by Greta Yeoman
Pesky weeds in the Upper Waitaki are set to be the target of weed control work, following a $73,000 grant of Immediate Steps funding.
The funding, which will be spread over three years, was approved by Environment Canterbury’s Upper Waitaki Zone Water Committee.
It came about following a weed survey carried out in February, which recommended immediate, large-scale action be taken against 10 invasive weed species.
ECan biodiversity officer Rob Carson-Iles said it was great to get the project off the ground now funding had been confirmed.
This meant the Department of Conservation (Doc), Land Information New Zealand (Linz), and the Glen Lyon Station would also commit to supporting the project.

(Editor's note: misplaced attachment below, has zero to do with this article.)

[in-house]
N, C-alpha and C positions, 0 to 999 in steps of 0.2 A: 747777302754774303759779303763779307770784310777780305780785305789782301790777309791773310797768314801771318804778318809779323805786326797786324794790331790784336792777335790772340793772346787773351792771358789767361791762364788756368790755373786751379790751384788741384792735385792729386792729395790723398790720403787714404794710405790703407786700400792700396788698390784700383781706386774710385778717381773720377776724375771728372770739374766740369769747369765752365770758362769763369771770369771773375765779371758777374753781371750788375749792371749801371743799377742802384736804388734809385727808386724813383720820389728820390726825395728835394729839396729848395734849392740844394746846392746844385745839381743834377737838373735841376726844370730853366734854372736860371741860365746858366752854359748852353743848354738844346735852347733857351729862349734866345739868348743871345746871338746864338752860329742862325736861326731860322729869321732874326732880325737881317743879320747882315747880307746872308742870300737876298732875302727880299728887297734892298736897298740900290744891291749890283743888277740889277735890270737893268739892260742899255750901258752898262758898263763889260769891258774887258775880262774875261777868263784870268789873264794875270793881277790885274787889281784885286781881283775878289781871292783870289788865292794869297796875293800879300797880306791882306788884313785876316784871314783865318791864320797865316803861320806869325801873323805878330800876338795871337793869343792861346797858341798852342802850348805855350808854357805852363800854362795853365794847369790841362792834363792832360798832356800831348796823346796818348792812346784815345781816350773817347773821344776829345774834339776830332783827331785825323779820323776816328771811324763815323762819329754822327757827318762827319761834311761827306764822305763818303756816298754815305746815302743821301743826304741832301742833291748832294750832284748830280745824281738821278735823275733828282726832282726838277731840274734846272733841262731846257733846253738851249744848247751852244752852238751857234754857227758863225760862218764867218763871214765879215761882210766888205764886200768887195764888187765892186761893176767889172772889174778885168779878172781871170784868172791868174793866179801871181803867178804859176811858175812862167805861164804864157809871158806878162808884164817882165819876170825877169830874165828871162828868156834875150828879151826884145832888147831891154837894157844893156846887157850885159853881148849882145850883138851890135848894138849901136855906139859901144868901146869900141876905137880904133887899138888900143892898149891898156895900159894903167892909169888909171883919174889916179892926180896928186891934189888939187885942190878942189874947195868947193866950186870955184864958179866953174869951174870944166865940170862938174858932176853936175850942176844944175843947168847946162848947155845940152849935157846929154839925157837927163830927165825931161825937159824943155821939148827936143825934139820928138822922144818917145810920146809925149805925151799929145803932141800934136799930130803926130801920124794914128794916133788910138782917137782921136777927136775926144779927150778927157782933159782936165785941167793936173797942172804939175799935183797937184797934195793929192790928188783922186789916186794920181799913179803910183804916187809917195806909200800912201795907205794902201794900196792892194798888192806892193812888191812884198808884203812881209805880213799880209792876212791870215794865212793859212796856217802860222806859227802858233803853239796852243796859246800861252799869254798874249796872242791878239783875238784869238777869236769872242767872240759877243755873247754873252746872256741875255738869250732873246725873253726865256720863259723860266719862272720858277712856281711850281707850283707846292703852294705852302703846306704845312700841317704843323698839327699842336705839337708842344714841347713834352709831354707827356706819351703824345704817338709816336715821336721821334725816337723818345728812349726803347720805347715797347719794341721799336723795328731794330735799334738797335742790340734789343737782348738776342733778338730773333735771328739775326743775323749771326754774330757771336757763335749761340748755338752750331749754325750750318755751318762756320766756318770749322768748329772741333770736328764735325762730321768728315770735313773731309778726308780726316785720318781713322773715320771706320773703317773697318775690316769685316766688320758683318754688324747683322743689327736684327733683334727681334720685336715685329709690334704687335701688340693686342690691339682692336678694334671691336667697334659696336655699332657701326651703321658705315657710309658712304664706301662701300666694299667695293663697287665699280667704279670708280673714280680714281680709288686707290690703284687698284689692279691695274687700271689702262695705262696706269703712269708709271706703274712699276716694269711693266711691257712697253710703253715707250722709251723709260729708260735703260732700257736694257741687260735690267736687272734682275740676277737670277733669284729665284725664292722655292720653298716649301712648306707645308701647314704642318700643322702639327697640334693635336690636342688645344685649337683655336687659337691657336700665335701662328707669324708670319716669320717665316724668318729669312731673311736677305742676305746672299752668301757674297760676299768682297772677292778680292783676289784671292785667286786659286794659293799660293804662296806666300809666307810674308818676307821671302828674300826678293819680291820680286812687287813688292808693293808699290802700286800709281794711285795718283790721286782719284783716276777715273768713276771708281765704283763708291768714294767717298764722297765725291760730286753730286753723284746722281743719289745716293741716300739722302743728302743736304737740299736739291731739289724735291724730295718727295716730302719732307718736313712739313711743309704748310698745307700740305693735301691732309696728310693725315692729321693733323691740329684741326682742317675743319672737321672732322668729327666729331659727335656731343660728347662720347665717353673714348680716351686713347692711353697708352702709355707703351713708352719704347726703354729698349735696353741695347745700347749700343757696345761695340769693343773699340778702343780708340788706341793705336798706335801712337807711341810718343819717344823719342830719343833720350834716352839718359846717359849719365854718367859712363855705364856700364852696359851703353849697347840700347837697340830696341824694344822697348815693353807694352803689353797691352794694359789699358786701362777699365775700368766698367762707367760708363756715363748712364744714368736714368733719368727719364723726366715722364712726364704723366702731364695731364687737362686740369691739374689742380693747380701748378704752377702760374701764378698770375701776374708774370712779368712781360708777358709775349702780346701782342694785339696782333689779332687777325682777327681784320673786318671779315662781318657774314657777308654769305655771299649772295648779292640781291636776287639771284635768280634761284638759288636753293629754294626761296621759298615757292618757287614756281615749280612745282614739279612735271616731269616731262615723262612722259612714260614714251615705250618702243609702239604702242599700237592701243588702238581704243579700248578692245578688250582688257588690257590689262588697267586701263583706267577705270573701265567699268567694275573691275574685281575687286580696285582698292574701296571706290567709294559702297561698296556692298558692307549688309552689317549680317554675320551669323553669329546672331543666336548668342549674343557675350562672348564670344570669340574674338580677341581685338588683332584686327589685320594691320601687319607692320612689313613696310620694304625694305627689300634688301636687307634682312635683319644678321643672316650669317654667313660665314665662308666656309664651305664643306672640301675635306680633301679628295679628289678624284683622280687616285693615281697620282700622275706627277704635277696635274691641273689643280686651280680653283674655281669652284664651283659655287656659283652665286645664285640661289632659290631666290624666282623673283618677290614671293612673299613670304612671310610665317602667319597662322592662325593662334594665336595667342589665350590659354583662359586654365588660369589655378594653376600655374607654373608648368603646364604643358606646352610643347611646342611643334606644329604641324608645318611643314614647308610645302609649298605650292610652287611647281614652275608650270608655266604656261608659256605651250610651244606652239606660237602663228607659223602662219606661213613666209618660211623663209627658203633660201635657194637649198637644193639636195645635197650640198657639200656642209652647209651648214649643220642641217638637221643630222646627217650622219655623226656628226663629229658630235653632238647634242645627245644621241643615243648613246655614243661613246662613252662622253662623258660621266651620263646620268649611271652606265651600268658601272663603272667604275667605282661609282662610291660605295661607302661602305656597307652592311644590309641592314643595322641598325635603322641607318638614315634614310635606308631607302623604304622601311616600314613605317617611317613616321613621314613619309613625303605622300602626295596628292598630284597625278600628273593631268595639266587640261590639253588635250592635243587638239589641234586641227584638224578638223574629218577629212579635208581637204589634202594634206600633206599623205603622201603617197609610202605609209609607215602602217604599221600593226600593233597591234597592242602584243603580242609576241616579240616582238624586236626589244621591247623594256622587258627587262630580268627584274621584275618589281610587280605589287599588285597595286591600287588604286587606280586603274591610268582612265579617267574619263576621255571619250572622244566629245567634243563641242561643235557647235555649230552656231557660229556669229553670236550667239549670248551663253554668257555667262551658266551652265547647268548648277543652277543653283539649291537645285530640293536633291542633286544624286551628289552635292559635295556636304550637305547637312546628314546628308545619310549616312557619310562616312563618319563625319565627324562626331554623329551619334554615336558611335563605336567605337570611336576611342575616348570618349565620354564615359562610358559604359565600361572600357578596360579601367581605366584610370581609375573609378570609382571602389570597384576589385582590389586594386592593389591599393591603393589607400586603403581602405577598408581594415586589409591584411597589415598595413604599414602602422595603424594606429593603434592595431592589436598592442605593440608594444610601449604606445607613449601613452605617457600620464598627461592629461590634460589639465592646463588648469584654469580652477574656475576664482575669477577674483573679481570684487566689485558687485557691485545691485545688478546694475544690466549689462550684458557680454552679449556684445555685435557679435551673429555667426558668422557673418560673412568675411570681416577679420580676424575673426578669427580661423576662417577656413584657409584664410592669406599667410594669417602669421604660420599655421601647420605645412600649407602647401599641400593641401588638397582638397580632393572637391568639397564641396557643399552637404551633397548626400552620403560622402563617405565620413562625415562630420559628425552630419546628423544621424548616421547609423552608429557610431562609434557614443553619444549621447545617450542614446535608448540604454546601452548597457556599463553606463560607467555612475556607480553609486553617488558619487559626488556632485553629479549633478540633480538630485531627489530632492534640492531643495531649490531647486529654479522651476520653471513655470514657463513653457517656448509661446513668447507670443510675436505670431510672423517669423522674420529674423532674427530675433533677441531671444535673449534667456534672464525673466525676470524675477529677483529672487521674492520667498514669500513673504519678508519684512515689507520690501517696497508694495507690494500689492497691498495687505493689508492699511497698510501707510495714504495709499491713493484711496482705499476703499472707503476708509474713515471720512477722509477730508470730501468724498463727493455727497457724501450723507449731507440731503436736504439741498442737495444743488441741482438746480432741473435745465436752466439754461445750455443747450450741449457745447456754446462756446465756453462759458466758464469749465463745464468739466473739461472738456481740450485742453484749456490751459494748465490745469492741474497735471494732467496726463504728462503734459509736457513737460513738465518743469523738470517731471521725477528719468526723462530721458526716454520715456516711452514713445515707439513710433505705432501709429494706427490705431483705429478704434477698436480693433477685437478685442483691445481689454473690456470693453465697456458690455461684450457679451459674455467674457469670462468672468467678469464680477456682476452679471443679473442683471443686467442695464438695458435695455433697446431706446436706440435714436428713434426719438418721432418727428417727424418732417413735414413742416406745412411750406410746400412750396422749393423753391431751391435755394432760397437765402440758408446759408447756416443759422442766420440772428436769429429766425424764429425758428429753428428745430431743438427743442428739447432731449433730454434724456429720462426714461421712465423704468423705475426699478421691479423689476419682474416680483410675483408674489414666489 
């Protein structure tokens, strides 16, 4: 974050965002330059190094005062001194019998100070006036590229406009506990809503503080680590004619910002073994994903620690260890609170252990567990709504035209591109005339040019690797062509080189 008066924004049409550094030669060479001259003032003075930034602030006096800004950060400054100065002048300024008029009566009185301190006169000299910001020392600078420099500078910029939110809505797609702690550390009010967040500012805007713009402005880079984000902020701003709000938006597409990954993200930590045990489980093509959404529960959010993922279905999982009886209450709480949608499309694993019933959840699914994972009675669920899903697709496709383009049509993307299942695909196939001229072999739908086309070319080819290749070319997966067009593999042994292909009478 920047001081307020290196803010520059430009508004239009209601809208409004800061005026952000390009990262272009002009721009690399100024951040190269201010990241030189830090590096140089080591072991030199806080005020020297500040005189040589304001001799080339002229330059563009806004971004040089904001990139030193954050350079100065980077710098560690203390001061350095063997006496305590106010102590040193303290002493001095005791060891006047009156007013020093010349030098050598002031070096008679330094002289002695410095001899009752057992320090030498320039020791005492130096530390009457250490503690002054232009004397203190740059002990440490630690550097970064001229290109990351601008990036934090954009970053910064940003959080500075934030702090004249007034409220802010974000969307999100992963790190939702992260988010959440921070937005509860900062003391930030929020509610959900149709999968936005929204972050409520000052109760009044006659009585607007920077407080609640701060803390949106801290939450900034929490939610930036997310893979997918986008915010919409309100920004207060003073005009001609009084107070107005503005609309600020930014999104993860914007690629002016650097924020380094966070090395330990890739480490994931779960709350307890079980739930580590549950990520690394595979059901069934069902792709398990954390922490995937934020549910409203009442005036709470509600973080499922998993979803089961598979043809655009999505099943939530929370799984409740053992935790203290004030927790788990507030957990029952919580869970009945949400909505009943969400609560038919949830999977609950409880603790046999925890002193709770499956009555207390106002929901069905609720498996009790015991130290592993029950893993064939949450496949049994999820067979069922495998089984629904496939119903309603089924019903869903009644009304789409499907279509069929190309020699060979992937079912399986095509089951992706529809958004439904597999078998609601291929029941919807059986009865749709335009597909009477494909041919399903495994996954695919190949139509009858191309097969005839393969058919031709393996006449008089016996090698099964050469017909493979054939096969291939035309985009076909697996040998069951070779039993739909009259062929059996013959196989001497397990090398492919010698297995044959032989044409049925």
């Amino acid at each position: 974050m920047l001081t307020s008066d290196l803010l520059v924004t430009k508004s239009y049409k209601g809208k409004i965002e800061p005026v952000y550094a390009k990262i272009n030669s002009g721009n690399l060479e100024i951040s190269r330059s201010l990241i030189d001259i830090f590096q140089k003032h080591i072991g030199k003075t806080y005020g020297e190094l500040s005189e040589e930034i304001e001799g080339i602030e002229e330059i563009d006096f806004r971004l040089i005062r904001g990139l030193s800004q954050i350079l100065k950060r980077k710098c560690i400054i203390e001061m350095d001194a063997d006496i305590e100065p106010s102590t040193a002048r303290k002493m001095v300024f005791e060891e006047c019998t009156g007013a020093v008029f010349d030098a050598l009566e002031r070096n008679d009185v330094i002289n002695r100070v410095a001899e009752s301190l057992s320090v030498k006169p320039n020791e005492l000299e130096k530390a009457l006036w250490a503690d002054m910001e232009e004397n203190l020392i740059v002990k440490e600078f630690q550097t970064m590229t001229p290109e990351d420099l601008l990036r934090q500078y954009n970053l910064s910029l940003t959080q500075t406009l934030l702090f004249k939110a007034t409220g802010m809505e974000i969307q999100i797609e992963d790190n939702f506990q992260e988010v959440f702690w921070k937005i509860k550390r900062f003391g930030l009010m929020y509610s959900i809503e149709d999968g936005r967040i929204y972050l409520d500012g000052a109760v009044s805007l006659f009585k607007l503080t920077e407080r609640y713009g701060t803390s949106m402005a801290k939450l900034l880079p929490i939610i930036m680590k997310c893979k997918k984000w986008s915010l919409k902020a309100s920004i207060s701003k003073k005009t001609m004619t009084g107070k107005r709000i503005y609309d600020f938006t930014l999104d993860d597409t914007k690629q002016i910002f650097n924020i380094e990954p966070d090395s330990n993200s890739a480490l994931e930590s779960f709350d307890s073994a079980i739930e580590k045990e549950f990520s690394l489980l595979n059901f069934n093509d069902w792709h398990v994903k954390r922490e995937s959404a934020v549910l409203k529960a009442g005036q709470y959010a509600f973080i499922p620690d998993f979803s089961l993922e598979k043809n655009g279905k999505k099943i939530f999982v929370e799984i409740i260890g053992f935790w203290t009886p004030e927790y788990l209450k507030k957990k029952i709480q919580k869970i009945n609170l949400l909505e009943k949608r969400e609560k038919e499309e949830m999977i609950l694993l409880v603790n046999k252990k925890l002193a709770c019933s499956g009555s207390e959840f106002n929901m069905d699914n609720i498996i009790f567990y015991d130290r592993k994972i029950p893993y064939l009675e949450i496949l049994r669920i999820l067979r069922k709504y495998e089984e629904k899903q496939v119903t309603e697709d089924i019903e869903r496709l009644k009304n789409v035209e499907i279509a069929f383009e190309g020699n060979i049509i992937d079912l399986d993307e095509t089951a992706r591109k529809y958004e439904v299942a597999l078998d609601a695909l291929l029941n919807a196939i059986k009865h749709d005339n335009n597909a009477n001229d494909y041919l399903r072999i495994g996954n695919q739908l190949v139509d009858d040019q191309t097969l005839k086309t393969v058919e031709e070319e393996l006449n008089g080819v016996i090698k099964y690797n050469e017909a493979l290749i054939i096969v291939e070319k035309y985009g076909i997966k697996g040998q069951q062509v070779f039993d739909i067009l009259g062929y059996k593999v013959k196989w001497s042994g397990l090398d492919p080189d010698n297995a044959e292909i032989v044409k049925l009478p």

Mr Carson-Iles said the collaboration between landowners, the zone committee and other groups had made the “significant” project a possibility.
“That’s what the Immediate Steps programme is about, teamwork to get important projects such as this one under way.”
The biggest issue for the weed controllers is crack willow and Russell lupin, particularly as crack willow colonises wetlands and braided rivers, dominating the existing native vegetation in the area.
Other targeted species include buddleia, alder, elderberry, cotoneaster, gooseberry, flowering currant, raspberry and hops.